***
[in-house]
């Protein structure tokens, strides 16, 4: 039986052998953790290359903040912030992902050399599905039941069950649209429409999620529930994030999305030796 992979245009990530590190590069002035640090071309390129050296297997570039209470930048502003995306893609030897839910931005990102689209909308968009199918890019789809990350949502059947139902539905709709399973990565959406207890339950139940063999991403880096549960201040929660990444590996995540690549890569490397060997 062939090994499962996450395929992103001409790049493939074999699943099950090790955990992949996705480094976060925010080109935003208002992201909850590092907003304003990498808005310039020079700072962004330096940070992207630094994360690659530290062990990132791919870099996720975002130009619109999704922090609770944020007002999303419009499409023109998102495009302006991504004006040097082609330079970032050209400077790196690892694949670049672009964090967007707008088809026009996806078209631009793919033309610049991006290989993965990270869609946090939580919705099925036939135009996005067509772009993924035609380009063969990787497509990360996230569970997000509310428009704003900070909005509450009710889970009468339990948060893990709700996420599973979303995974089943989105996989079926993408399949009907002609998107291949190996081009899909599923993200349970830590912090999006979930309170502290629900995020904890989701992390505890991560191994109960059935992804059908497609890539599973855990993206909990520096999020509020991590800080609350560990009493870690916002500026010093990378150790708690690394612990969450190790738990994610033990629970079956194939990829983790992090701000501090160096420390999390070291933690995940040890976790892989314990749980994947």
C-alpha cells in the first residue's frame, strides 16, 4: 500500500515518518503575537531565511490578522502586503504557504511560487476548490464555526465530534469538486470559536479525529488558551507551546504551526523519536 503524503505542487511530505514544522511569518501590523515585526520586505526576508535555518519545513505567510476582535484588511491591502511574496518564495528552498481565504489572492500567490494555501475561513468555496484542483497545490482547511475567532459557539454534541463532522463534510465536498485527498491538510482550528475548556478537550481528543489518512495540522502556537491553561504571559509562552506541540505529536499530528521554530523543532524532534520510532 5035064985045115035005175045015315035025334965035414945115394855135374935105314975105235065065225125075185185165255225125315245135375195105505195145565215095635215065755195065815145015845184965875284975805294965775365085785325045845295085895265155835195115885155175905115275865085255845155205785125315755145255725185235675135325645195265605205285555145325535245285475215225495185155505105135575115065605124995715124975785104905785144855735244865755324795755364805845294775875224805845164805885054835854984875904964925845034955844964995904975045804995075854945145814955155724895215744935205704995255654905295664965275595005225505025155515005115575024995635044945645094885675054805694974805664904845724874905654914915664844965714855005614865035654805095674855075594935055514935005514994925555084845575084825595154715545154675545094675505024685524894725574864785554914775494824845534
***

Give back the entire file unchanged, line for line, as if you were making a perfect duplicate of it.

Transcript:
[in-house]
């Protein structure tokens, strides 16, 4: 039986052998953790290359903040912030992902050399599905039941069950649209429409999620529930994030999305030796 992979245009990530590190590069002035640090071309390129050296297997570039209470930048502003995306893609030897839910931005990102689209909308968009199918890019789809990350949502059947139902539905709709399973990565959406207890339950139940063999991403880096549960201040929660990444590996995540690549890569490397060997 062939090994499962996450395929992103001409790049493939074999699943099950090790955990992949996705480094976060925010080109935003208002992201909850590092907003304003990498808005310039020079700072962004330096940070992207630094994360690659530290062990990132791919870099996720975002130009619109999704922090609770944020007002999303419009499409023109998102495009302006991504004006040097082609330079970032050209400077790196690892694949670049672009964090967007707008088809026009996806078209631009793919033309610049991006290989993965990270869609946090939580919705099925036939135009996005067509772009993924035609380009063969990787497509990360996230569970997000509310428009704003900070909005509450009710889970009468339990948060893990709700996420599973979303995974089943989105996989079926993408399949009907002609998107291949190996081009899909599923993200349970830590912090999006979930309170502290629900995020904890989701992390505890991560191994109960059935992804059908497609890539599973855990993206909990520096999020509020991590800080609350560990009493870690916002500026010093990378150790708690690394612990969450190790738990994610033990629970079956194939990829983790992090701000501090160096420390999390070291933690995940040890976790892989314990749980994947």
C-alpha cells in the first residue's frame, strides 16, 4: 500500500515518518503575537531565511490578522502586503504557504511560487476548490464555526465530534469538486470559536479525529488558551507551546504551526523519536 503524503505542487511530505514544522511569518501590523515585526520586505526576508535555518519545513505567510476582535484588511491591502511574496518564495528552498481565504489572492500567490494555501475561513468555496484542483497545490482547511475567532459557539454534541463532522463534510465536498485527498491538510482550528475548556478537550481528543489518512495540522502556537491553561504571559509562552506541540505529536499530528521554530523543532524532534520510532 5035064985045115035005175045015315035025334965035414945115394855135374935105314975105235065065225125075185185165255225125315245135375195105505195145565215095635215065755195065815145015845184965875284975805294965775365085785325045845295085895265155835195115885155175905115275865085255845155205785125315755145255725185235675135325645195265605205285555145325535245285475215225495185155505105135575115065605124995715124975785104905785144855735244865755324795755364805845294775875224805845164805885054835854984875904964925845034955844964995904975045804995075854945145814955155724895215744935205704995255654905295664965275595005225505025155515005115575024995635044945645094885675054805694974805664904845724874905654914915664844965714855005614865035654805095674855075594935055514935005514994925555084845575084825595154715545154675545094675505024685524894725574864785554914775494824845534